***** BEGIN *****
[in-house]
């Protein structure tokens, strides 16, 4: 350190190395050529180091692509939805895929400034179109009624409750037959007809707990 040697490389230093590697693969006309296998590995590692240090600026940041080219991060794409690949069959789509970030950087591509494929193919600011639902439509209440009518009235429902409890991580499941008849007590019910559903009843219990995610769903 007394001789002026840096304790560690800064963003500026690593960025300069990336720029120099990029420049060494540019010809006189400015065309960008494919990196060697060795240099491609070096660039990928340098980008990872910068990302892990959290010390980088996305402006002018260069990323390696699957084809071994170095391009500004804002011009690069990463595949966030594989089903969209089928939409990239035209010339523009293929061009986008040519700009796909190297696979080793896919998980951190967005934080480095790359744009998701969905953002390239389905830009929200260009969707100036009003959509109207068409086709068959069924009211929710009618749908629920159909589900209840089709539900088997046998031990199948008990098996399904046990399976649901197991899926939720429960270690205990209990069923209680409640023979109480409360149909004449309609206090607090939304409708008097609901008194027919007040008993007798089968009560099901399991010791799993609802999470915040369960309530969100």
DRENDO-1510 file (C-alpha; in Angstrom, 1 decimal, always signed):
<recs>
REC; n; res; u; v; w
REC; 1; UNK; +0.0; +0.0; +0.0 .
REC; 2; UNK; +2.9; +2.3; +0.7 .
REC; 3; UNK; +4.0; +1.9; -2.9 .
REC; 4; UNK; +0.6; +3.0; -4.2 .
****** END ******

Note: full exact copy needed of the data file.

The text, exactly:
[in-house]
């Protein structure tokens, strides 16, 4: 350190190395050529180091692509939805895929400034179109009624409750037959007809707990 040697490389230093590697693969006309296998590995590692240090600026940041080219991060794409690949069959789509970030950087591509494929193919600011639902439509209440009518009235429902409890991580499941008849007590019910559903009843219990995610769903 007394001789002026840096304790560690800064963003500026690593960025300069990336720029120099990029420049060494540019010809006189400015065309960008494919990196060697060795240099491609070096660039990928340098980008990872910068990302892990959290010390980088996305402006002018260069990323390696699957084809071994170095391009500004804002011009690069990463595949966030594989089903969209089928939409990239035209010339523009293929061009986008040519700009796909190297696979080793896919998980951190967005934080480095790359744009998701969905953002390239389905830009929200260009969707100036009003959509109207068409086709068959069924009211929710009618749908629920159909589900209840089709539900088997046998031990199948008990098996399904046990399976649901197991899926939720429960270690205990209990069923209680409640023979109480409360149909004449309609206090607090939304409708008097609901008194027919007040008993007798089968009560099901399991010791799993609802999470915040369960309530969100």
DRENDO-1510 file (C-alpha; in Angstrom, 1 decimal, always signed):
<recs>
REC; n; res; u; v; w
REC; 1; UNK; +0.0; +0.0; +0.0 .
REC; 2; UNK; +2.9; +2.3; +0.7 .
REC; 3; UNK; +4.0; +1.9; -2.9 .
REC; 4; UNK; +0.6; +3.0; -4.2 .